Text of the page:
The U.S. tax code is extremely complex. One area where this is especially true is in real estate.
For example, you must worry about paying taxes when selling a property, but the tax treatment is dependent on the nature of the property, how long you have had it, and several other factors.
Tax issues for investors are complex, too. You have to deal with rental income taxation and an array of other issues. When it comes to real estate investment taxes, there are a lot of things you need to know. Learn what these things are here.
A Primer on Capital Gains Taxes for Real Estate Owners
Before diving into how different real estate sales and how they are taxed, you need to understand capital gains tax. This is how it works.
When you sell an asset for more than what you paid for it, the profit is referred to as a capital gain. For example, if you spent around $100 to purchase a share of stock and you sold it for $150, the $50 profit is considered a capital gain.
Capital gains are taxable income, but not all capital gains will be treated the same when it comes to taxes. Along with some exemptions, capital gains are categorized in one of two ways – short-term and long-term.
Short Term Capital Gains
These occur when you sell assets you have owned for 12 months or less. For example, if you purchase a stock and sell it for a profit after three months, it is considered a short-term capital gain.
These are taxed as ordinary income. For example, if your traditional tax bracket is 22% for the 2019 tax year, then your short-term capital gains will also be taxed at that rate.
Long Term Capital Gains
If you owned an asset for over a year, a profitable sale results in a long-term capital gain. The United States tax code is designed to encourage long-term investments.
This means that long-term gains will be taxed at much lower rates than the short-term gains. Income thresholds will change each year due to inflation, so it is a good idea to find out about this each year.
Understanding Cost Basis for Real Estate Owners
Another concept of real estate taxation you need to understand is cost basis.
If you purchase a property for $100K and sell it for $130K, it doesn’t always mean you have a $30K capital gain. The gain is defined as the sale price after all costs related to the sale, minus your cost basis. This is the price you paid for your asset and any acquisition expenses.
Here is a more straightforward example. You purchased a property for $100K and paid $5K in legal fees and acquisition expenses. You then sell it for $130K a few years later and pay $6K in selling costs and real estate commissions.
The capital gain, in this case, would be the net proceeds from this sale, or $124K minus the total cost basis, or $105K. This means rather than a $30K capital gain; you have a $19K gain for tax documents.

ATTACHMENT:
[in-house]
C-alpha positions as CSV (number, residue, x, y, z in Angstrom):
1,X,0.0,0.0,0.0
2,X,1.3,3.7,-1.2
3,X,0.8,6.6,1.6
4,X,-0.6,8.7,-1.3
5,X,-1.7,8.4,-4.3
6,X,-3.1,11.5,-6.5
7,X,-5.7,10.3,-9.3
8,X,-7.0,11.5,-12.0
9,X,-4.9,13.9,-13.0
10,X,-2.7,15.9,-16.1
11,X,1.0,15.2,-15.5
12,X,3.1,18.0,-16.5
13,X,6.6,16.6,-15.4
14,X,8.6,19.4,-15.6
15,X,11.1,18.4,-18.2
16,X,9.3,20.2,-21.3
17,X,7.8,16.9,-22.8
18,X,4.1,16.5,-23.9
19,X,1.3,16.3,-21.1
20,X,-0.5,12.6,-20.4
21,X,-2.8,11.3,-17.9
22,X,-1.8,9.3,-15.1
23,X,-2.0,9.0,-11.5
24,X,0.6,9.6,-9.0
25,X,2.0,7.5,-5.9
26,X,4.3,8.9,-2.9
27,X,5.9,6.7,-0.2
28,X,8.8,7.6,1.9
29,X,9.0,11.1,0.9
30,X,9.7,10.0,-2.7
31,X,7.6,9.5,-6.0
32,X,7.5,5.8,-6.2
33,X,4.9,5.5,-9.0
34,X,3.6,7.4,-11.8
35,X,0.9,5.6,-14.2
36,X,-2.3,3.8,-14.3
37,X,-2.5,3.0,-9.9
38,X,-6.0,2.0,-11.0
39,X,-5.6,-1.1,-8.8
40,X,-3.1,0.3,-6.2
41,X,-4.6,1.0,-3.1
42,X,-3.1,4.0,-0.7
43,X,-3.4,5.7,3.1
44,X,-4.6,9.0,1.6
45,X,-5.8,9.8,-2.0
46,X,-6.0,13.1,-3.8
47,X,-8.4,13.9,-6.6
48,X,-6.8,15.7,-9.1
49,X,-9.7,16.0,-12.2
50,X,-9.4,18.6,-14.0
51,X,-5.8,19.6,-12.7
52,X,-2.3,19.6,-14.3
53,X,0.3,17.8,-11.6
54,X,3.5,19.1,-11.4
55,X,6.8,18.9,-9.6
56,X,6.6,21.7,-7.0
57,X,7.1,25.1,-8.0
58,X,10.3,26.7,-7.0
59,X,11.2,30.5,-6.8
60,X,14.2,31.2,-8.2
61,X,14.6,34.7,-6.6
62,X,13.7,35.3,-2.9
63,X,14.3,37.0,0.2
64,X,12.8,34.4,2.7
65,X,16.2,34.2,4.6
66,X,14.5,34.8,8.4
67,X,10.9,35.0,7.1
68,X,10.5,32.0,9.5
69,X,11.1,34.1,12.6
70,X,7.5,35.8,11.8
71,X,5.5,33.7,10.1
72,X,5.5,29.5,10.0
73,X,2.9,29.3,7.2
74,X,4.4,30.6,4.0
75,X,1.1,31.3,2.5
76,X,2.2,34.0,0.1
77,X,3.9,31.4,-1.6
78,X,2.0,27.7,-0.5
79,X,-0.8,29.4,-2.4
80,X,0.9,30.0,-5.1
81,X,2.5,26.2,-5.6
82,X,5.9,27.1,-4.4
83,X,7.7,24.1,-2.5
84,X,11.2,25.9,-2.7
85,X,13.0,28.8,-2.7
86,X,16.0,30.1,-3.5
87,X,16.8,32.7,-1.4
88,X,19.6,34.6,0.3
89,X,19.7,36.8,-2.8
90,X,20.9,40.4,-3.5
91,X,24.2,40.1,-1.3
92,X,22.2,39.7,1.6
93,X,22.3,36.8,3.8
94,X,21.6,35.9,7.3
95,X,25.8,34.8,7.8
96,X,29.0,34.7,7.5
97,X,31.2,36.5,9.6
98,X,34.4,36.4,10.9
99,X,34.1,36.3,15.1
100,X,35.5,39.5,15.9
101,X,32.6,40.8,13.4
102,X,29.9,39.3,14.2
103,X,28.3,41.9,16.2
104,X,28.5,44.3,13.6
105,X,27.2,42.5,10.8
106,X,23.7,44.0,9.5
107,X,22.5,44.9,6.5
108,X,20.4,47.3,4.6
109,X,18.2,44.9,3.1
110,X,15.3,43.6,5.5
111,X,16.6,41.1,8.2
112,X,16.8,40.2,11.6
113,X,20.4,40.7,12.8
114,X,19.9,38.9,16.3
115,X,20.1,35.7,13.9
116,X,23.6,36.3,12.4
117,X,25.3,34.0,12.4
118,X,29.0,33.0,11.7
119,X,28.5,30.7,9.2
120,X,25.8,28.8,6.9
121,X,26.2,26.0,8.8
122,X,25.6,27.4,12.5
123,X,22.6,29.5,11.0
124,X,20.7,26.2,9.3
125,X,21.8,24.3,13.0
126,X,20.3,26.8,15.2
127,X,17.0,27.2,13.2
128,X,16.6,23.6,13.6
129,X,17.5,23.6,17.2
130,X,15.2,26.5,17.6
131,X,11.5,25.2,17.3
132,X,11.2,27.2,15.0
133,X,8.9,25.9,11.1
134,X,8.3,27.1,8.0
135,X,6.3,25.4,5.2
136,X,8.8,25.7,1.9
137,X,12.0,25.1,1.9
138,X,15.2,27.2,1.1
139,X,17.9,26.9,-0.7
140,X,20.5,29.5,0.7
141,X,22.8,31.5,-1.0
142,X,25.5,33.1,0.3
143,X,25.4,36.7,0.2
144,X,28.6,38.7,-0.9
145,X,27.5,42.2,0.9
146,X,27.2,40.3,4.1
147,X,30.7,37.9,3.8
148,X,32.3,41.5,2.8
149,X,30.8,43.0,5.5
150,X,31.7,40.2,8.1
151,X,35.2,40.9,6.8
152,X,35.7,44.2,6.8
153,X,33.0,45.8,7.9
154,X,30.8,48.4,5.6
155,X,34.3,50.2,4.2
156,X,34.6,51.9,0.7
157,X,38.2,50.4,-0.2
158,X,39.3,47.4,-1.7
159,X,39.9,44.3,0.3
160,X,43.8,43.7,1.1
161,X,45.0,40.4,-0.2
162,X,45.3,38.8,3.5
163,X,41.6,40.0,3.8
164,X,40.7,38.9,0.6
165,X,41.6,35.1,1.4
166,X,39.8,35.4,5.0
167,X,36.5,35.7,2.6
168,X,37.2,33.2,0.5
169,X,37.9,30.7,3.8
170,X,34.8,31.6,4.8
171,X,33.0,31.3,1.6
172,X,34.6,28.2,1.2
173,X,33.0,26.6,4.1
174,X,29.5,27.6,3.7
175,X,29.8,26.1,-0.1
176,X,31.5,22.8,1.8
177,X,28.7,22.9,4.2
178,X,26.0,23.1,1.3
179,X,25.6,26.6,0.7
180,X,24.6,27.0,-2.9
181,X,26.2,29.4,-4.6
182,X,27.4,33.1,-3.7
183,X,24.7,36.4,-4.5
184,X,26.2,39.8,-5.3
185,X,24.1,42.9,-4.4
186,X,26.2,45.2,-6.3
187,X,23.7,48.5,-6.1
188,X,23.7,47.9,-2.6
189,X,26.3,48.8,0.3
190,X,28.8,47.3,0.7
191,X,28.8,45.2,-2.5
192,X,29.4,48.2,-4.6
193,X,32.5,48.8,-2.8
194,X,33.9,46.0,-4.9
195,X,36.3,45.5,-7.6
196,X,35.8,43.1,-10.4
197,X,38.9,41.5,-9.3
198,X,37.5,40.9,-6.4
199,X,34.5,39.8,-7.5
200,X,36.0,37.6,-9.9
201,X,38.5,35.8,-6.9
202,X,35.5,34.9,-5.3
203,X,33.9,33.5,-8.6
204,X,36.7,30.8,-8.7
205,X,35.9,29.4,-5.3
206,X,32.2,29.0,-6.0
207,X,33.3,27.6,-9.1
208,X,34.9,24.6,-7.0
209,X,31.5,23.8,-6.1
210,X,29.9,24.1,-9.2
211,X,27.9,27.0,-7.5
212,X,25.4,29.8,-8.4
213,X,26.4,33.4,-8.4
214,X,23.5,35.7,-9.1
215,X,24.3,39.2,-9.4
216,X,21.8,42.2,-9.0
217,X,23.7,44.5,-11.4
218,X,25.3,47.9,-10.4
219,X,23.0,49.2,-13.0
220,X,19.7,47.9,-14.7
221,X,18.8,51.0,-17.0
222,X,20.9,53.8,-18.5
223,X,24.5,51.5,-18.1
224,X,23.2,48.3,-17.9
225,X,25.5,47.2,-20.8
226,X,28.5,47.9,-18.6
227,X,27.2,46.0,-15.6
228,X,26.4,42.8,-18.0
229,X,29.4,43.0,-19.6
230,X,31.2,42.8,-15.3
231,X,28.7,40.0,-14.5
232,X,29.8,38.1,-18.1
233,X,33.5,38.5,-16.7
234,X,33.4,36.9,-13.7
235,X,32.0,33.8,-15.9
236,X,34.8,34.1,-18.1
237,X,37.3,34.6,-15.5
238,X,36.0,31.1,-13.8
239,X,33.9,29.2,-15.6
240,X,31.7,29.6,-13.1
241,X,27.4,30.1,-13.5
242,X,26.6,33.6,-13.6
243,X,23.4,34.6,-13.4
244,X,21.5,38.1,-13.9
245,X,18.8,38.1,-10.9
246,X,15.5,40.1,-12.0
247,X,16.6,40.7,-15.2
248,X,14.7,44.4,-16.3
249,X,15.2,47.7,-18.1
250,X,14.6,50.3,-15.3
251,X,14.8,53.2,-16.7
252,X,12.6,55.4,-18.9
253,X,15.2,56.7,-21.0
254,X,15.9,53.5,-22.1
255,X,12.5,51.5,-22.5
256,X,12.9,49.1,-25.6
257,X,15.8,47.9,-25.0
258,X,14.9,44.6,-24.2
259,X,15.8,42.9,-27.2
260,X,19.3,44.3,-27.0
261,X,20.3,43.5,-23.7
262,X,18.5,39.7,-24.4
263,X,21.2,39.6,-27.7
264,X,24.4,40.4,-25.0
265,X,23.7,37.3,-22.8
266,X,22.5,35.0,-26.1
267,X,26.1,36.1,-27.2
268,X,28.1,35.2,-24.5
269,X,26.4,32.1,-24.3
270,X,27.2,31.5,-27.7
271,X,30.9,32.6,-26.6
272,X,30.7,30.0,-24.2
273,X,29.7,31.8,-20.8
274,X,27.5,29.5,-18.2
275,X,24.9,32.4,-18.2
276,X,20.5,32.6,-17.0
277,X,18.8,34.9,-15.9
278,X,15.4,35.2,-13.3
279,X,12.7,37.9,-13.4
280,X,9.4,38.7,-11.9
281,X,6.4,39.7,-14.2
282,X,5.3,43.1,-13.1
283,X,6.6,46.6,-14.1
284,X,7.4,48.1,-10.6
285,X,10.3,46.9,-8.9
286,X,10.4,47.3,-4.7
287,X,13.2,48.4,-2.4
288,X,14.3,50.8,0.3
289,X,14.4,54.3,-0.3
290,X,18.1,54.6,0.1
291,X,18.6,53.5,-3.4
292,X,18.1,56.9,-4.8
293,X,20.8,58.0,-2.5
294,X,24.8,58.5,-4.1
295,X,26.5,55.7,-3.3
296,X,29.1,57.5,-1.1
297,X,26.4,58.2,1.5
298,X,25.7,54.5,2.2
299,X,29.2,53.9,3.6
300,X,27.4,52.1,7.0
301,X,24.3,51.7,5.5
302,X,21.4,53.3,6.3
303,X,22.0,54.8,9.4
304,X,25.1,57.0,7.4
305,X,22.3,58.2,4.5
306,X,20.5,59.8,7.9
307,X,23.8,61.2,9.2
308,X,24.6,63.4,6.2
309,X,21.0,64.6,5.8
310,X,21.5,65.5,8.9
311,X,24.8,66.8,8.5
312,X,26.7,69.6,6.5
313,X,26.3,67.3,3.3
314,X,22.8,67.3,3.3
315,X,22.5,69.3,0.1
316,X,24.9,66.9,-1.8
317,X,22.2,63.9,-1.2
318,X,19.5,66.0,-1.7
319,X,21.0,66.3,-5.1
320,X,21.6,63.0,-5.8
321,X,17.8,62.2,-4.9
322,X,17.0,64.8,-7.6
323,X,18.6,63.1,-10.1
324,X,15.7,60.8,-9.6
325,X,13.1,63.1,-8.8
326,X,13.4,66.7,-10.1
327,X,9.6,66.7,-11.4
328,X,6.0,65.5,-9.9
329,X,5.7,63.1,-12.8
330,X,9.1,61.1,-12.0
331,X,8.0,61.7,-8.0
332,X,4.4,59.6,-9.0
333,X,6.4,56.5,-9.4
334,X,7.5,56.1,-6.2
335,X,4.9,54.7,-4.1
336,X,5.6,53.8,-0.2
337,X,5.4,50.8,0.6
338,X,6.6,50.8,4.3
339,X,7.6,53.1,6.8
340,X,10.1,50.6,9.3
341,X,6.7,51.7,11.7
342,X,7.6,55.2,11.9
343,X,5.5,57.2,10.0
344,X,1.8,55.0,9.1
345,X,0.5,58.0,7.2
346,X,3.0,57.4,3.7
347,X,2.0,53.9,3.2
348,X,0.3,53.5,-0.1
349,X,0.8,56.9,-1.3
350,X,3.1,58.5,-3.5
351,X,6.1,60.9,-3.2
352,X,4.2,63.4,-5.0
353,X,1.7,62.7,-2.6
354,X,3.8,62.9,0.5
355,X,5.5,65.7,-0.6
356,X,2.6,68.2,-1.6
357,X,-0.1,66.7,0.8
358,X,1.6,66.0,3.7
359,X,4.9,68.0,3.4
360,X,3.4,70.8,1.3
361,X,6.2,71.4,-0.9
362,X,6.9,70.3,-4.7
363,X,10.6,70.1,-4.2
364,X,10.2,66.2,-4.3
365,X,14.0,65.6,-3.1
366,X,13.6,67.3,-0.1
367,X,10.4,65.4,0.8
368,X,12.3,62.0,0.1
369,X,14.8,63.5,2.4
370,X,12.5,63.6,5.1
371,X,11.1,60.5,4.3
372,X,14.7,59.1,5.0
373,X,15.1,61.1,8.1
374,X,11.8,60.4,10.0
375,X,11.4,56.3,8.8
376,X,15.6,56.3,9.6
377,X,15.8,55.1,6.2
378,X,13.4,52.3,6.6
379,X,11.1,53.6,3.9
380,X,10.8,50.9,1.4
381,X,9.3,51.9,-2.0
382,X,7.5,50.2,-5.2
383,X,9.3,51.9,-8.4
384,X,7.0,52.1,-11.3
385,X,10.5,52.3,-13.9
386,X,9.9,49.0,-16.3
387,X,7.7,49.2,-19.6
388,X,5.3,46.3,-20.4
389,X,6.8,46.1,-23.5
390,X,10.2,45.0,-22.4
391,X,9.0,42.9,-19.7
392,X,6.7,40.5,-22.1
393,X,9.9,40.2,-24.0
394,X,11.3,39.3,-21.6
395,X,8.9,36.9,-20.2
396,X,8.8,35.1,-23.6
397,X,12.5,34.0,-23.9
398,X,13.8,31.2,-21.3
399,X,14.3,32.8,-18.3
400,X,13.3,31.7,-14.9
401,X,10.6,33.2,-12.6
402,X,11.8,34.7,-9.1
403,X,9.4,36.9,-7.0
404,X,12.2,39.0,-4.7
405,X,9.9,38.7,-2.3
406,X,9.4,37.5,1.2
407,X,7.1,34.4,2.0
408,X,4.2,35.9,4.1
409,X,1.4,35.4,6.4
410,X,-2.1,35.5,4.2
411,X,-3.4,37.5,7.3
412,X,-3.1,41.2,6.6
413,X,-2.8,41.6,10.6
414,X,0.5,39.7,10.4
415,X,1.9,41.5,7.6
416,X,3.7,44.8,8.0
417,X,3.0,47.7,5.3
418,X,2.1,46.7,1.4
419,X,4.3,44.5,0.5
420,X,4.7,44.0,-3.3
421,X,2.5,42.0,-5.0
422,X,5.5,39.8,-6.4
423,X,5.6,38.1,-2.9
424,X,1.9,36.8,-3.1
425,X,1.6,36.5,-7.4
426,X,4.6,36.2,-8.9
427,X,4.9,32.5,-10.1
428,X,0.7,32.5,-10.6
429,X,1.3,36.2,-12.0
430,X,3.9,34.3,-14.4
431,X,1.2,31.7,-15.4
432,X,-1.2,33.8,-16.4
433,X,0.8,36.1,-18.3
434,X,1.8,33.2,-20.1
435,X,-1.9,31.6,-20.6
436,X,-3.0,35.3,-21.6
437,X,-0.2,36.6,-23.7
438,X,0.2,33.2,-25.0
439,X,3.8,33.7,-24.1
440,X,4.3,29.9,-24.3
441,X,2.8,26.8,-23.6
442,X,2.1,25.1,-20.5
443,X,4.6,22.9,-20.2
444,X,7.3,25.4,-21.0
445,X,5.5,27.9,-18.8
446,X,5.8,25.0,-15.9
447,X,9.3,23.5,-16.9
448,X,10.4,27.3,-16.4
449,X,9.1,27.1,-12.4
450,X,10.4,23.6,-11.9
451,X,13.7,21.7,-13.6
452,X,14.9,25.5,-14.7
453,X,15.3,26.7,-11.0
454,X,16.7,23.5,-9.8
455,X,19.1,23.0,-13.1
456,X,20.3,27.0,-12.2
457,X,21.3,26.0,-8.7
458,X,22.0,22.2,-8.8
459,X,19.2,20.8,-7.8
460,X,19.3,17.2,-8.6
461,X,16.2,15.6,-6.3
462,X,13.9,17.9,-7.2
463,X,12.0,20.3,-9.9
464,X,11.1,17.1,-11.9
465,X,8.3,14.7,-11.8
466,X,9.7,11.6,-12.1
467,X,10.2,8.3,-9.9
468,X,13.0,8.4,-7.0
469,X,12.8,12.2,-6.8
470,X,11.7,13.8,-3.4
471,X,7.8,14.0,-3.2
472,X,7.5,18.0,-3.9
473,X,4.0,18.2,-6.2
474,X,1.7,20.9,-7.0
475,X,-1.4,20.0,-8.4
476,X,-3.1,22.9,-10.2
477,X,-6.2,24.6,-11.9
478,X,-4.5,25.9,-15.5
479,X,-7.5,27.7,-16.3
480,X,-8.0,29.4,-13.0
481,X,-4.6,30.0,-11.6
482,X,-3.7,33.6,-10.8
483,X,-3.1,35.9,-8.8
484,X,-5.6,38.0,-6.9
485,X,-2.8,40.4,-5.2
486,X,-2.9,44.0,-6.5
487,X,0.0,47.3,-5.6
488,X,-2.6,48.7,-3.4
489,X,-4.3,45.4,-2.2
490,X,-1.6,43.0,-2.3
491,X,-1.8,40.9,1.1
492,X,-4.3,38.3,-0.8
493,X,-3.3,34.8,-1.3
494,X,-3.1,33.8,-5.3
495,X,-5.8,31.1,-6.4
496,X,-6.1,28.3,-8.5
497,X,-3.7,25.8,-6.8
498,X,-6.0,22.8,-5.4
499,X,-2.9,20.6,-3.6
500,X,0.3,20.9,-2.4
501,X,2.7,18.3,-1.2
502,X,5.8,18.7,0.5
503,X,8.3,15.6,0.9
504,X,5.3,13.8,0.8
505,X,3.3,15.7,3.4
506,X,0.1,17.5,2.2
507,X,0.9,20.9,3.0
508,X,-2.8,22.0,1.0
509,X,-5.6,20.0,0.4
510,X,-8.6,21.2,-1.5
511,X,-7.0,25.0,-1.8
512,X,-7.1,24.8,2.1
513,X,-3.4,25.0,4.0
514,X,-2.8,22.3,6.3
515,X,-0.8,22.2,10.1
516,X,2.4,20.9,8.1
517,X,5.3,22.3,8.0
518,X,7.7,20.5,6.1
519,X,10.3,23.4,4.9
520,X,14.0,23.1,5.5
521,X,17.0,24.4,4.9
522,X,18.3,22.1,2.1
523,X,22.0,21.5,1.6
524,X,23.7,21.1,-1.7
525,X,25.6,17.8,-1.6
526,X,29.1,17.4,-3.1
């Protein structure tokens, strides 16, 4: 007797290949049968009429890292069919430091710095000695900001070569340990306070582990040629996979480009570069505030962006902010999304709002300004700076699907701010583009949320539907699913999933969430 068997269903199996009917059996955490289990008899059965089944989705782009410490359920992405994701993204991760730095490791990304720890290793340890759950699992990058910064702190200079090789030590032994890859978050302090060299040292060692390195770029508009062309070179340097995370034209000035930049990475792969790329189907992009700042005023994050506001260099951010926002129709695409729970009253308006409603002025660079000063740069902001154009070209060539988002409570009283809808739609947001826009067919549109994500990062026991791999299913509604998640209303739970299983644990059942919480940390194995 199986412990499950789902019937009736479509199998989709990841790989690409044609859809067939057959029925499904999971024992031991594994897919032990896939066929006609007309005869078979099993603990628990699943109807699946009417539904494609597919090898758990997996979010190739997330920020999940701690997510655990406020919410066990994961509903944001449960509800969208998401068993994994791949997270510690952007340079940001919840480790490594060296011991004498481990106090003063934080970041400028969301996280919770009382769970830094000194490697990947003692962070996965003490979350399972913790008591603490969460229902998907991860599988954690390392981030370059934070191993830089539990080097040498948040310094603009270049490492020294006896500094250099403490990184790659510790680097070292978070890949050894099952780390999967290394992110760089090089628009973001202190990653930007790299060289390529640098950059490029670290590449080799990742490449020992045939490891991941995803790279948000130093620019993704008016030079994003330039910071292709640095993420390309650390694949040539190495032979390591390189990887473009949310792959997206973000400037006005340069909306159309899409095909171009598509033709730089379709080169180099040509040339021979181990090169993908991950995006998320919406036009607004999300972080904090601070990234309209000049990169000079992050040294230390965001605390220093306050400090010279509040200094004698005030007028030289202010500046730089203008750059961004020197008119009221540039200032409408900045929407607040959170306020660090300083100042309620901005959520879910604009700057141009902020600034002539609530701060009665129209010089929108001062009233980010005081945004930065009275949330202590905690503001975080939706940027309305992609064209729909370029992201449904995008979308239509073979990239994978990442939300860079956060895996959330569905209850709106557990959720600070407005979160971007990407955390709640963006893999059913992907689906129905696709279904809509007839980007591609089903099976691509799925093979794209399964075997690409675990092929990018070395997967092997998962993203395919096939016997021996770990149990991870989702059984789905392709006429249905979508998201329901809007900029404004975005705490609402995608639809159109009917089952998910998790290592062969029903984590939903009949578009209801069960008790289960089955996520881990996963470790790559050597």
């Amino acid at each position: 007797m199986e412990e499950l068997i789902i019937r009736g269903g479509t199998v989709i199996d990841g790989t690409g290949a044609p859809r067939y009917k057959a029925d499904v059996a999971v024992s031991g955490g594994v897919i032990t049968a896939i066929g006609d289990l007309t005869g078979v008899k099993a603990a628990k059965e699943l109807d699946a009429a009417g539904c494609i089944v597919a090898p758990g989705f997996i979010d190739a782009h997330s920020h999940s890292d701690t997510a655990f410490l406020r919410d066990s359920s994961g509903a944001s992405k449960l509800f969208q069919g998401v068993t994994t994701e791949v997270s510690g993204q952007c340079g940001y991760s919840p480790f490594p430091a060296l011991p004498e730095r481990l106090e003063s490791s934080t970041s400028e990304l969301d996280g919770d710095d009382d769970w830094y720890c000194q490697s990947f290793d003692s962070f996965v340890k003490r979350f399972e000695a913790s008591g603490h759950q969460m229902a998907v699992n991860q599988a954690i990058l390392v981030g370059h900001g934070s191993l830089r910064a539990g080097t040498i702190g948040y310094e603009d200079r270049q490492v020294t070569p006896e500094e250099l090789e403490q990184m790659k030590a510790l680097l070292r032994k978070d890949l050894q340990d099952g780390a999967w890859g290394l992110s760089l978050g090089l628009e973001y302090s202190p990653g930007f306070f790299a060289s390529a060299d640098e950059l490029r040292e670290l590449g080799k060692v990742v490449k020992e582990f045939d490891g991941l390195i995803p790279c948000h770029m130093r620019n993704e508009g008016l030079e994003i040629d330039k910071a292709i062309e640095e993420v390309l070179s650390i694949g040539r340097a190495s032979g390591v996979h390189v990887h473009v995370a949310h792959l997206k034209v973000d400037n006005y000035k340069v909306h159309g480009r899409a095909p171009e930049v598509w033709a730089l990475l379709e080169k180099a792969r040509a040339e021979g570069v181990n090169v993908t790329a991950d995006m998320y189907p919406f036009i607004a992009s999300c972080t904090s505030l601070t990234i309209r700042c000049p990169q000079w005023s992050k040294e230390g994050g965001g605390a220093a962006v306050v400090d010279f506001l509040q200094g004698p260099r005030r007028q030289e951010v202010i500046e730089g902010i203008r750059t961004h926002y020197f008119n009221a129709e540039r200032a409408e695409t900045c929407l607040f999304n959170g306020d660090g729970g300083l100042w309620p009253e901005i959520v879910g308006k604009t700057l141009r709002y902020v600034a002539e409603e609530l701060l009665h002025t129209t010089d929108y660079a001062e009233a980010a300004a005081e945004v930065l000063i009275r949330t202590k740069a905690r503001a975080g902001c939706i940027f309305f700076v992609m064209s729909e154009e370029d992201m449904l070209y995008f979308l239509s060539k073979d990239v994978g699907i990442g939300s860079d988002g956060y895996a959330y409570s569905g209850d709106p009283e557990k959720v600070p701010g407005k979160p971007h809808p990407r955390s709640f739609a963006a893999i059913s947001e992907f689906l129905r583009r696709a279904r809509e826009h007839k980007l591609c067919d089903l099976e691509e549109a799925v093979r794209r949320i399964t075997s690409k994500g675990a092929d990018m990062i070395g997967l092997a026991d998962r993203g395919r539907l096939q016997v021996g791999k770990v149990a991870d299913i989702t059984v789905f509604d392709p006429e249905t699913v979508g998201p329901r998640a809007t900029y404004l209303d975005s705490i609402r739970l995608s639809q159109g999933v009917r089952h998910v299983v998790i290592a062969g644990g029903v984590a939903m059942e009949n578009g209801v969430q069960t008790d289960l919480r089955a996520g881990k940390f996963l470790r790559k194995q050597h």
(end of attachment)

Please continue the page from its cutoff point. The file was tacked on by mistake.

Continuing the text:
Selling Investment Properties
There are two main types of taxes you may have to pay when you sell an investment property. This includes capital gains tax and depreciation recapture. Learn about both of these here.
Capital Gains Tax
Capital gains tax and how it works was discussed above. Essentially, there isn’t any exclusion for capital gains on investment properties, which is something that is available for your primary residence.
If you sell your investment property, the net profit you earn will be subject to capital gains tax. If you owned the property for more than a year, you would pay the reduced long-term capital gains tax rates, and if you owned it for less than a year, your profits are taxed as ordinary income.
One of the main tax benefits offered by investing in real estate is the ability you have to deduct the property’s depreciation every year. You can look at depreciation as a business tax write-off, except that it will happen gradually, over time, instead of all at once.
Taxes for investment property sales add up quickly. However, for long-term investors, there is an option for avoiding having to pay both depreciation recapture tax and capital gains tax on the sale of an investment property when you earn a profit.
This is called a 1031 exchange, and it means if you sell an investment property and use the proceeds to purchase another one, you can defer paying the taxes on this sale. It is essential to learn the 1031 exchange identification rules to understand your rights fully.
Remember, this is another part of real estate investing that is quite confusing, so you need to keep this information in mind if you are planning to make a move.
Understanding Real Estate Investment Taxes
When it comes to understanding real estate investment taxes, there are a lot of things to understand. Be sure to keep the information above in mind and, if necessary, work with a professional in the field to ensure you follow the set rules and regulations. This is going to help you receive the most tax benefits for your situation.
If you are searching for more information about building a successful real estate business, or another business-related topic, be sure to check out some of our other blog posts. Our team is dedicated to helping you find success in any business venture you pursue.